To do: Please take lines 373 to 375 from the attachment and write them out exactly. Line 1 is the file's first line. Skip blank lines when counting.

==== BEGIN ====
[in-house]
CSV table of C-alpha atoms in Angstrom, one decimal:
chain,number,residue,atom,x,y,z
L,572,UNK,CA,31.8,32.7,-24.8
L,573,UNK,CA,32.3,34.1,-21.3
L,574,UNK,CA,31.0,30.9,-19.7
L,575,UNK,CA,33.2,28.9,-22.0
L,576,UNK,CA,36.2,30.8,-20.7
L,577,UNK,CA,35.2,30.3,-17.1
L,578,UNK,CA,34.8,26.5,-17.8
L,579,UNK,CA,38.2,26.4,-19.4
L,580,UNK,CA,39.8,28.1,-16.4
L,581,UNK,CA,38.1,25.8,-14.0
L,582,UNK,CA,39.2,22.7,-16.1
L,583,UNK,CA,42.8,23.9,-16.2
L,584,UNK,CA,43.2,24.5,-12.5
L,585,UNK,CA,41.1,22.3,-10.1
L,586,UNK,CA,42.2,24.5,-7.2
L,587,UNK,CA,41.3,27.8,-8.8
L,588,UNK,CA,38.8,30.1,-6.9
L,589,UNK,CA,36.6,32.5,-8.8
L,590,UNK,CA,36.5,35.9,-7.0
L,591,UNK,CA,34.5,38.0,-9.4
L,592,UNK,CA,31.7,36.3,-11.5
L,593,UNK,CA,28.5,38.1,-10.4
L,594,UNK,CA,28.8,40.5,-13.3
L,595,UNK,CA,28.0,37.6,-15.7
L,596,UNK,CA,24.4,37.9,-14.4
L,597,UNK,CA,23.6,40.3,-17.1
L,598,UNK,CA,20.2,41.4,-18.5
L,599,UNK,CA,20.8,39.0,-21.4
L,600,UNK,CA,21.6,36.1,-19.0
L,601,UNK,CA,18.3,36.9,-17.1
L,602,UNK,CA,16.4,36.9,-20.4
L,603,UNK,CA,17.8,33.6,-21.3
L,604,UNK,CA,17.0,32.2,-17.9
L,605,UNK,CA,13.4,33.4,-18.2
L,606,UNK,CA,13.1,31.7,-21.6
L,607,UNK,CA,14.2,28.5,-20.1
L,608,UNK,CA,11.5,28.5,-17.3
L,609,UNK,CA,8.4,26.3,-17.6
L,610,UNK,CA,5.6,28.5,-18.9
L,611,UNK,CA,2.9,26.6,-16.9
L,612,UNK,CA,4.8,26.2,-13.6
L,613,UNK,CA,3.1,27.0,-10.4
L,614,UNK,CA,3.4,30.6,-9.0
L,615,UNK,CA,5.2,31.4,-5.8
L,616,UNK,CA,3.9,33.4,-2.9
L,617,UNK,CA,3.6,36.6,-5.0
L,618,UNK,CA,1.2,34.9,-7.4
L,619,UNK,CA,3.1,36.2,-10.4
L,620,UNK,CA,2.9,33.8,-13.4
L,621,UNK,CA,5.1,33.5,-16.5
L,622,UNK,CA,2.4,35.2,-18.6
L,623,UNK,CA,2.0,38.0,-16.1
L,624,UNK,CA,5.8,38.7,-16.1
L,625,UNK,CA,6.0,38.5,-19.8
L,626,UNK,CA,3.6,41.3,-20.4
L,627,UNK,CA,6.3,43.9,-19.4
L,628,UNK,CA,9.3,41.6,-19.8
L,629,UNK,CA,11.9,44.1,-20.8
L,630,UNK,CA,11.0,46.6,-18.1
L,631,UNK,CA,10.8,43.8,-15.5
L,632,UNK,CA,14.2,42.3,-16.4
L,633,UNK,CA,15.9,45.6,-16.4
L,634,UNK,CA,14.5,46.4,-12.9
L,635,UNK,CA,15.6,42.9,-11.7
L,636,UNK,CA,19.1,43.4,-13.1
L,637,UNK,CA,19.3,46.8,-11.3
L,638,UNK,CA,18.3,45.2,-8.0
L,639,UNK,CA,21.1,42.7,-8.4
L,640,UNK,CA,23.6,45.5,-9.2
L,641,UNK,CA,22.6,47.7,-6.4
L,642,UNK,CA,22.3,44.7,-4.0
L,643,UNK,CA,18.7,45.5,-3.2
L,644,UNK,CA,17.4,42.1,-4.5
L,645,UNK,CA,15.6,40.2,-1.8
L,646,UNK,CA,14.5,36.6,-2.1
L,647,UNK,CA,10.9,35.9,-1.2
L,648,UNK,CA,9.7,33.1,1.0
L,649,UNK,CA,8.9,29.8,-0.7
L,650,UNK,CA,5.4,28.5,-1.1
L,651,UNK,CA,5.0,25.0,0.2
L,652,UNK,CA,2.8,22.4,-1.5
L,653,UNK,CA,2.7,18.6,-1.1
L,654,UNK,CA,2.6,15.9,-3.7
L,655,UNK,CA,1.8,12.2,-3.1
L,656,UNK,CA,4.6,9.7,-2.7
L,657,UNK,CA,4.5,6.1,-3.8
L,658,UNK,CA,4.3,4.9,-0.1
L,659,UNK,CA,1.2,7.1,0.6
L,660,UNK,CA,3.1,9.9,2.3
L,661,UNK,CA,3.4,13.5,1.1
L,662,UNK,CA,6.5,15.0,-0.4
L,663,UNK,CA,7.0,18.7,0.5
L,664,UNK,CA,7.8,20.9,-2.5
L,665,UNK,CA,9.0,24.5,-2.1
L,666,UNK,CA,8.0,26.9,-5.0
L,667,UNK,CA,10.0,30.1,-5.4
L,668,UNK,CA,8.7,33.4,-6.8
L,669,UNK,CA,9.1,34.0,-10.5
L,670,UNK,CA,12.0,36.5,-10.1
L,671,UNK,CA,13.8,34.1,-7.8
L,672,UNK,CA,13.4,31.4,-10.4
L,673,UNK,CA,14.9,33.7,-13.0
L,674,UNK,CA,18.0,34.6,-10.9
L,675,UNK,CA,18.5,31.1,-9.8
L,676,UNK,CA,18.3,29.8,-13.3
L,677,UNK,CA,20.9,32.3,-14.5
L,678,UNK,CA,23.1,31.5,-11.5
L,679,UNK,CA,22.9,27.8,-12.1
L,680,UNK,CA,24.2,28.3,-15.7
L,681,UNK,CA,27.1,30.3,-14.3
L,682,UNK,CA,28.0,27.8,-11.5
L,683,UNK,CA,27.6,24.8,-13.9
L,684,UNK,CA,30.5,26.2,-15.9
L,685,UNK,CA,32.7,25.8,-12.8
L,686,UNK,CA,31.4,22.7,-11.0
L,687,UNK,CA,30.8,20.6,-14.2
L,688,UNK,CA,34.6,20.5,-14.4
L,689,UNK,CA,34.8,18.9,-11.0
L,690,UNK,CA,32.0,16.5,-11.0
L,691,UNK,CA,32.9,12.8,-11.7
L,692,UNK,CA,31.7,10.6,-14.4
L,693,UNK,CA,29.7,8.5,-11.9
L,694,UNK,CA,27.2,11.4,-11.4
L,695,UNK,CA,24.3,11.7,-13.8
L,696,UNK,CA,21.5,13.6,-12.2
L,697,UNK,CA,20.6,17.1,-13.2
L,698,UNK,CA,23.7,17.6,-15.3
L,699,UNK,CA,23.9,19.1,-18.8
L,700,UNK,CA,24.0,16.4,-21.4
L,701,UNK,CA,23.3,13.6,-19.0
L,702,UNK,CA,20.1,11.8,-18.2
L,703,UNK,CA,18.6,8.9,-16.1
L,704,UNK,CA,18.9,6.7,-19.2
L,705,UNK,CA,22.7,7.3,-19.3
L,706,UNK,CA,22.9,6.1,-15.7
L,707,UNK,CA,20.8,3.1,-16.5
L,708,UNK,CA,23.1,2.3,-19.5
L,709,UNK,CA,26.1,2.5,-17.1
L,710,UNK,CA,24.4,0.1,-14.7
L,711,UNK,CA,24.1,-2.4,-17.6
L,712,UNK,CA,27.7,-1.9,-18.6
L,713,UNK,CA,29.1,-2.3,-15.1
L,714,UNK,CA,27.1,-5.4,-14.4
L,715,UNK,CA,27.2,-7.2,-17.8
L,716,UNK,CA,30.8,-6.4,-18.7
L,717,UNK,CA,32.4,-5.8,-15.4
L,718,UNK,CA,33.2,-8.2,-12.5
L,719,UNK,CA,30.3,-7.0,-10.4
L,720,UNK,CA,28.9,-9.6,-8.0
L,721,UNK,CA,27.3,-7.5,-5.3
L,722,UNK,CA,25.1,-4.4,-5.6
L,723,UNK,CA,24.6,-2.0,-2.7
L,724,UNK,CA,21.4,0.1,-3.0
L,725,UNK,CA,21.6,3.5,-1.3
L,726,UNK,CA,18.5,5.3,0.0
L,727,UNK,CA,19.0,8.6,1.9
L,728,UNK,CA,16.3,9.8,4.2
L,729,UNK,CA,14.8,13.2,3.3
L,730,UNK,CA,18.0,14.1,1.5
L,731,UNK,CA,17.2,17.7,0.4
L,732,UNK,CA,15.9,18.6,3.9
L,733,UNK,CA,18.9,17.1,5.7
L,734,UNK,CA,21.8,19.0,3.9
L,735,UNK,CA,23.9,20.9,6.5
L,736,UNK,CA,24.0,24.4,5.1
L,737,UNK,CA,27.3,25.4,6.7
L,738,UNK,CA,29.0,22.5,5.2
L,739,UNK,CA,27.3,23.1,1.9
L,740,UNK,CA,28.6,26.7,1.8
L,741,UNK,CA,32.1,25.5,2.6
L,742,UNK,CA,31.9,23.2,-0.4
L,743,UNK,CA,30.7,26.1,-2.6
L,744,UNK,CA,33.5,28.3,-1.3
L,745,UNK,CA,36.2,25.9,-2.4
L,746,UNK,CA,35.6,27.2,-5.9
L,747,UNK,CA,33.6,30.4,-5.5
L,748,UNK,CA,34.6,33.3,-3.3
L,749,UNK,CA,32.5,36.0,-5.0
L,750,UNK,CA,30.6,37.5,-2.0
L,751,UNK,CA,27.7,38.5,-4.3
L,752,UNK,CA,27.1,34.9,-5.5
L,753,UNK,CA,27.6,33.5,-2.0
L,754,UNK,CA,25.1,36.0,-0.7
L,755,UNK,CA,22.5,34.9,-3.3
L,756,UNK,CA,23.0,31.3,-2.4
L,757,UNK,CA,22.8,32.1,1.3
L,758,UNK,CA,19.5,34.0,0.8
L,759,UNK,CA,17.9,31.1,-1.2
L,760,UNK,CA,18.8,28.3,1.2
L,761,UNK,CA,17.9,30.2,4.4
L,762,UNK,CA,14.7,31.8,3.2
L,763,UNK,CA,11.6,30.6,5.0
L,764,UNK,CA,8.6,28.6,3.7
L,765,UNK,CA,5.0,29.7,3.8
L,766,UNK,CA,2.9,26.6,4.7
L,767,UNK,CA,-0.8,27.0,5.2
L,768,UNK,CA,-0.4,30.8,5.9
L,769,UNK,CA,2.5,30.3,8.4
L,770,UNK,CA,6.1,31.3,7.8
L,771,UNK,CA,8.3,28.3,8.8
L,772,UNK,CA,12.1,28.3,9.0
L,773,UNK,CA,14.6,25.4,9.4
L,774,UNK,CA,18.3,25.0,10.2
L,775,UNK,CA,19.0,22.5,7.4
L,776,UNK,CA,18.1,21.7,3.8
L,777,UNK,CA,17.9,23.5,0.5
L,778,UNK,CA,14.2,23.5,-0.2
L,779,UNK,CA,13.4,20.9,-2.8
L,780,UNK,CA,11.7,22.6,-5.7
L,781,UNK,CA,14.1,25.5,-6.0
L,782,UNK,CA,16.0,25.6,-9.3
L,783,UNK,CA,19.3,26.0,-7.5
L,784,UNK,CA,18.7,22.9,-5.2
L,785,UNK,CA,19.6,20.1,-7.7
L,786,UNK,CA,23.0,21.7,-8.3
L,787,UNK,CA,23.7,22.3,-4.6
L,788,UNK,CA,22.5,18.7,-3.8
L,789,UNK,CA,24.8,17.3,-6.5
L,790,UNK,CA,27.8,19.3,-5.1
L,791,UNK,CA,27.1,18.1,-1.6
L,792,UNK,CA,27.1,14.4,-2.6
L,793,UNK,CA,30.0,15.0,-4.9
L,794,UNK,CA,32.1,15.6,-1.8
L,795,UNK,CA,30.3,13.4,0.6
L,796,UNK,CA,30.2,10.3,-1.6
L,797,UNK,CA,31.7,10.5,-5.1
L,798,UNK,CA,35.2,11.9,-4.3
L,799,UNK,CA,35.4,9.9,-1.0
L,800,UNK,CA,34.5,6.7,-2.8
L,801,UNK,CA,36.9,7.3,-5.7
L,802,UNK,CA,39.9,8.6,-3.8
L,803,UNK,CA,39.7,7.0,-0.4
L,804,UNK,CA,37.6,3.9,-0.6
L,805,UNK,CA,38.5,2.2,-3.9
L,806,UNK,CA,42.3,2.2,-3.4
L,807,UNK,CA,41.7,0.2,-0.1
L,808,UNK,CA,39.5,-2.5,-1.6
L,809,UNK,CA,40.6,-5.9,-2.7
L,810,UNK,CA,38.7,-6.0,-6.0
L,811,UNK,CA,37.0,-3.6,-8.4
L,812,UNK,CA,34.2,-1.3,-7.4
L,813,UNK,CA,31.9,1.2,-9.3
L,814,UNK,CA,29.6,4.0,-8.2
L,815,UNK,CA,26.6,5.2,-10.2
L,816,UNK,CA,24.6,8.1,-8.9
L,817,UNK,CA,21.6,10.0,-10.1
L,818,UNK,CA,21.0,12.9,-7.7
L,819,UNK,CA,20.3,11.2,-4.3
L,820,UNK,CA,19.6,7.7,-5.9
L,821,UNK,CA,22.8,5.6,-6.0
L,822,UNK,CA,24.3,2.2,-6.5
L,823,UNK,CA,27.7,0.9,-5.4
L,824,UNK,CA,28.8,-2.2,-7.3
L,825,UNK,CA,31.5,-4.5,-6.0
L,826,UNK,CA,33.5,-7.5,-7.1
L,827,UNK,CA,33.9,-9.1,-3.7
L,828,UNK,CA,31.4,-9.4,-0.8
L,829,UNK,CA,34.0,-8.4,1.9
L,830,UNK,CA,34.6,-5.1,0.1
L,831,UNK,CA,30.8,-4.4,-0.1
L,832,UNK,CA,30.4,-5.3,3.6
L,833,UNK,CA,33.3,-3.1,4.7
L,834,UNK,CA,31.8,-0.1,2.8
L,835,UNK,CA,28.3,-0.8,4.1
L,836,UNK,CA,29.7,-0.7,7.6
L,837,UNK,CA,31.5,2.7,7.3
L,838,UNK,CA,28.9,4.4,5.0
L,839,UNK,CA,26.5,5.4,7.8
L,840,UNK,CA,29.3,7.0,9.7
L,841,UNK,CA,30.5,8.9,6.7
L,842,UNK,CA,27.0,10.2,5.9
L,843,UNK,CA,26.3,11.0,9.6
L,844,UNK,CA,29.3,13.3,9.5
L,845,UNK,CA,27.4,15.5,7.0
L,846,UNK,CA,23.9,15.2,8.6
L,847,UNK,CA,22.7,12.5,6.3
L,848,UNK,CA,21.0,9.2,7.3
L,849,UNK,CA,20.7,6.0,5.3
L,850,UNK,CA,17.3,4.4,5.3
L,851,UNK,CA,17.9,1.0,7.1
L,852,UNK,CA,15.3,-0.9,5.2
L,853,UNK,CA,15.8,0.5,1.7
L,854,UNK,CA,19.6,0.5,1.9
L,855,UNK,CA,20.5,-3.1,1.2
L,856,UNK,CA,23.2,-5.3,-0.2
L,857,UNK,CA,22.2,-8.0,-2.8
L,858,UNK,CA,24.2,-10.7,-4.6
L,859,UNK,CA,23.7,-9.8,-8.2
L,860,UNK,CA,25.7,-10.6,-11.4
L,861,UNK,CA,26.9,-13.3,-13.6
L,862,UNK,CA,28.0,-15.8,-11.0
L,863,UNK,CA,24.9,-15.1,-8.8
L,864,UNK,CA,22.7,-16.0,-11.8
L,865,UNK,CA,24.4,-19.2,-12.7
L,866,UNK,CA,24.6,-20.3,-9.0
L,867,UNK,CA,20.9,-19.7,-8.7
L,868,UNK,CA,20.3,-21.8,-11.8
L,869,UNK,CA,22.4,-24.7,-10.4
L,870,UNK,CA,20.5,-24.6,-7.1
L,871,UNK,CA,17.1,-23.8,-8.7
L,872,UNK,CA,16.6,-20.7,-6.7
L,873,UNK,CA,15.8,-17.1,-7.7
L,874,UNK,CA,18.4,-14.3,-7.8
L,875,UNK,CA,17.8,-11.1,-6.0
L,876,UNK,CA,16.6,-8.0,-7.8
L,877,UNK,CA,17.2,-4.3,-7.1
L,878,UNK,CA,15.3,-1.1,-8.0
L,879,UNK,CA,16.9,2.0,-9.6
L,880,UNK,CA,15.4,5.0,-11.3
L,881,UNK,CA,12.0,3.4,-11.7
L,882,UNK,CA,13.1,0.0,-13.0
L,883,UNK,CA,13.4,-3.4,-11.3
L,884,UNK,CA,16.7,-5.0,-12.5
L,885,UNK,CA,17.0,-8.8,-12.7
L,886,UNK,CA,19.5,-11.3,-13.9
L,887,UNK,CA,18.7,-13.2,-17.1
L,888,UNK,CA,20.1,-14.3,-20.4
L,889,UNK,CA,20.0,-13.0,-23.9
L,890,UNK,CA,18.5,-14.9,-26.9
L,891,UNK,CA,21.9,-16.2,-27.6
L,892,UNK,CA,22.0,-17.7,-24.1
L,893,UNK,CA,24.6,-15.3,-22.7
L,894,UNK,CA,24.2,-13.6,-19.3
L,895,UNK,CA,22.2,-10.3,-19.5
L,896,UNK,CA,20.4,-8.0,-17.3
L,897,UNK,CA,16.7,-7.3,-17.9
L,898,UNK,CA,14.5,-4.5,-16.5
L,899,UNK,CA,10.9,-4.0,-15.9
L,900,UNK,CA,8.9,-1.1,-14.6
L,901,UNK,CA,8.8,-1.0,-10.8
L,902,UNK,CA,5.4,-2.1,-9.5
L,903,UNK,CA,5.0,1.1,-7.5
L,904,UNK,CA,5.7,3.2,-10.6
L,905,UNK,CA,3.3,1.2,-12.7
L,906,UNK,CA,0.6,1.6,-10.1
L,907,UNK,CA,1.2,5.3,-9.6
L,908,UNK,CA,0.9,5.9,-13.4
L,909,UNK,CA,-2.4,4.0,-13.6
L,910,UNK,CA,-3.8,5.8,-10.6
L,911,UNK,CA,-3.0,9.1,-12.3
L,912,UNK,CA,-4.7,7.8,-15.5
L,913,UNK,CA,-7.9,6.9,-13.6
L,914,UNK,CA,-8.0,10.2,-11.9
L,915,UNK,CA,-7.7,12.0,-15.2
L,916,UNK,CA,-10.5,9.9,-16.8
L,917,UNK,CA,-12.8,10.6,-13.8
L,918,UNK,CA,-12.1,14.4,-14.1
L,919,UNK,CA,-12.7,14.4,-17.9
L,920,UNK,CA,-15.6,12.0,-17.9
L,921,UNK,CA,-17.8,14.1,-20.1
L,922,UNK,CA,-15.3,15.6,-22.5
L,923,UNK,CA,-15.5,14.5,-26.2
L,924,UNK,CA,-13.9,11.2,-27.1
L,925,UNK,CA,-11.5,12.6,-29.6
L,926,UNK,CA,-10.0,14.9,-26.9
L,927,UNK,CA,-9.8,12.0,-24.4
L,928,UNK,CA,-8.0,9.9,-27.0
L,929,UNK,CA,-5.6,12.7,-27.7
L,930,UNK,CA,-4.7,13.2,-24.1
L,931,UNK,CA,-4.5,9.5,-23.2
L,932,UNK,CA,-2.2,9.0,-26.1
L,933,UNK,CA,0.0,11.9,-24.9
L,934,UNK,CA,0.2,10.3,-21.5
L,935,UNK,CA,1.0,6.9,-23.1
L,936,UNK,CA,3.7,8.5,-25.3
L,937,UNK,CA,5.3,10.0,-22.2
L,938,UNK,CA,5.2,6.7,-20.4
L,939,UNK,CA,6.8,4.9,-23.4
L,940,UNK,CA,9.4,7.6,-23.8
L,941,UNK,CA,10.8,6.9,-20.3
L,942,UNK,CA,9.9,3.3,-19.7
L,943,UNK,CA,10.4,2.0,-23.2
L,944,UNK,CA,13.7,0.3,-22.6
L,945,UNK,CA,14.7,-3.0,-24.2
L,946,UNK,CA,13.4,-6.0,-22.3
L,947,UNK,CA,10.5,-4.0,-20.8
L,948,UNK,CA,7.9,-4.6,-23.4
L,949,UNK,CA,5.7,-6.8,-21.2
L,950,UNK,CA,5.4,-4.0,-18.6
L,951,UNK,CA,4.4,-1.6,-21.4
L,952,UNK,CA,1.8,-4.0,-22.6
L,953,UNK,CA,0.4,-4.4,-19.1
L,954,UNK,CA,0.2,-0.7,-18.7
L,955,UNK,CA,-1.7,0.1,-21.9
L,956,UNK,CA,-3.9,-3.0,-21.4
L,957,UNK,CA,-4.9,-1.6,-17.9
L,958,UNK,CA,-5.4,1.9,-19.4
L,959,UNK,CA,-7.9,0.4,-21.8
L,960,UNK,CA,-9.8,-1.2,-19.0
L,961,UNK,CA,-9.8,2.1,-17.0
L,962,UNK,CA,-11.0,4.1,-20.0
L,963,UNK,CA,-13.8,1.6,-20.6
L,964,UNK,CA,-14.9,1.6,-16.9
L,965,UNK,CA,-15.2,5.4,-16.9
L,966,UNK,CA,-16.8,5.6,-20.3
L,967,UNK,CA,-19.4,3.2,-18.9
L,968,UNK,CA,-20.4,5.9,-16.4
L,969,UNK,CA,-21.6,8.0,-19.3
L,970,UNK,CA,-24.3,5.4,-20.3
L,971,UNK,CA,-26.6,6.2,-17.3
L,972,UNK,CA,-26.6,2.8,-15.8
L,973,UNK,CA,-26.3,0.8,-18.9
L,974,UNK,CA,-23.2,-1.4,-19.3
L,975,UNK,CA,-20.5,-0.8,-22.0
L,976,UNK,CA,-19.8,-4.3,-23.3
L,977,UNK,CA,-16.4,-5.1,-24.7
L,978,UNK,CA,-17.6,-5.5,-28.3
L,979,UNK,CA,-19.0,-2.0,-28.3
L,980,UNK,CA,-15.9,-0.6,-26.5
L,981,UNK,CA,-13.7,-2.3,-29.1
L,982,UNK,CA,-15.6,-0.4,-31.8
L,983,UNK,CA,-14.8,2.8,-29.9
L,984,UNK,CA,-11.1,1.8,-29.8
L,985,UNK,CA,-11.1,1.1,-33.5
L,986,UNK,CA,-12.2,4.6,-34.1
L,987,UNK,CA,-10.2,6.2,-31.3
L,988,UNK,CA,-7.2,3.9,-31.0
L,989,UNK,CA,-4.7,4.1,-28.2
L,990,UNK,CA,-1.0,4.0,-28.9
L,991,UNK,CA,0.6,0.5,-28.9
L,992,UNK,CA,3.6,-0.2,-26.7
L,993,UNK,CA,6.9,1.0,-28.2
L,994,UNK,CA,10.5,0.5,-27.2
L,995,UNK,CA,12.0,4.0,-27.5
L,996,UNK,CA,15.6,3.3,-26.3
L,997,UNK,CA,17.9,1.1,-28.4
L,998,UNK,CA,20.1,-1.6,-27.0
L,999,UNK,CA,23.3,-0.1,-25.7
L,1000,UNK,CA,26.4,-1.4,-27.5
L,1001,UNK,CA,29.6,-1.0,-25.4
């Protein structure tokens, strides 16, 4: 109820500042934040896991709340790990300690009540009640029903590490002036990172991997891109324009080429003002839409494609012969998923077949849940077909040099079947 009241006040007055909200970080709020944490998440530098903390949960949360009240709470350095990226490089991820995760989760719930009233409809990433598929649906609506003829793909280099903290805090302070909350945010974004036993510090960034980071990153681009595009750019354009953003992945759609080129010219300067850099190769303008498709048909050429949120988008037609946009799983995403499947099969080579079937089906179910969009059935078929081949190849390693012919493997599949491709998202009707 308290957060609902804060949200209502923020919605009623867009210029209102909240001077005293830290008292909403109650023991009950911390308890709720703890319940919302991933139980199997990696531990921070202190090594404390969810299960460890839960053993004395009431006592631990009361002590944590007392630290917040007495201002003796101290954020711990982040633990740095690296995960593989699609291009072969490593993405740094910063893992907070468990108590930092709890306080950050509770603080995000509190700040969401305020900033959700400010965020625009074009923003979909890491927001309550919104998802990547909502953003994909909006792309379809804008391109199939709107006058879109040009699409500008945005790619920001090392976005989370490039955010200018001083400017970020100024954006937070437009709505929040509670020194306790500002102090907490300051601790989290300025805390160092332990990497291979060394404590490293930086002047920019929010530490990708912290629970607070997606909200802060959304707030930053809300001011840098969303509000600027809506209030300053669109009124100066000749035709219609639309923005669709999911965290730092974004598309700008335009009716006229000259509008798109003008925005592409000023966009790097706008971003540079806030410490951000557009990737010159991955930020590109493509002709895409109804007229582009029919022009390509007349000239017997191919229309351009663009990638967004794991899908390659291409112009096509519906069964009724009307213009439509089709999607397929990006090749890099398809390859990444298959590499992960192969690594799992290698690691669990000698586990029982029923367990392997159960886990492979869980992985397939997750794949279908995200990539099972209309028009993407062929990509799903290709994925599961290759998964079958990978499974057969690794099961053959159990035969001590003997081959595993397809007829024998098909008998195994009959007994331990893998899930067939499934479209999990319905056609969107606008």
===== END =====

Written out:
L,941,UNK,CA,10.8,6.9,-20.3
L,942,UNK,CA,9.9,3.3,-19.7
L,943,UNK,CA,10.4,2.0,-23.2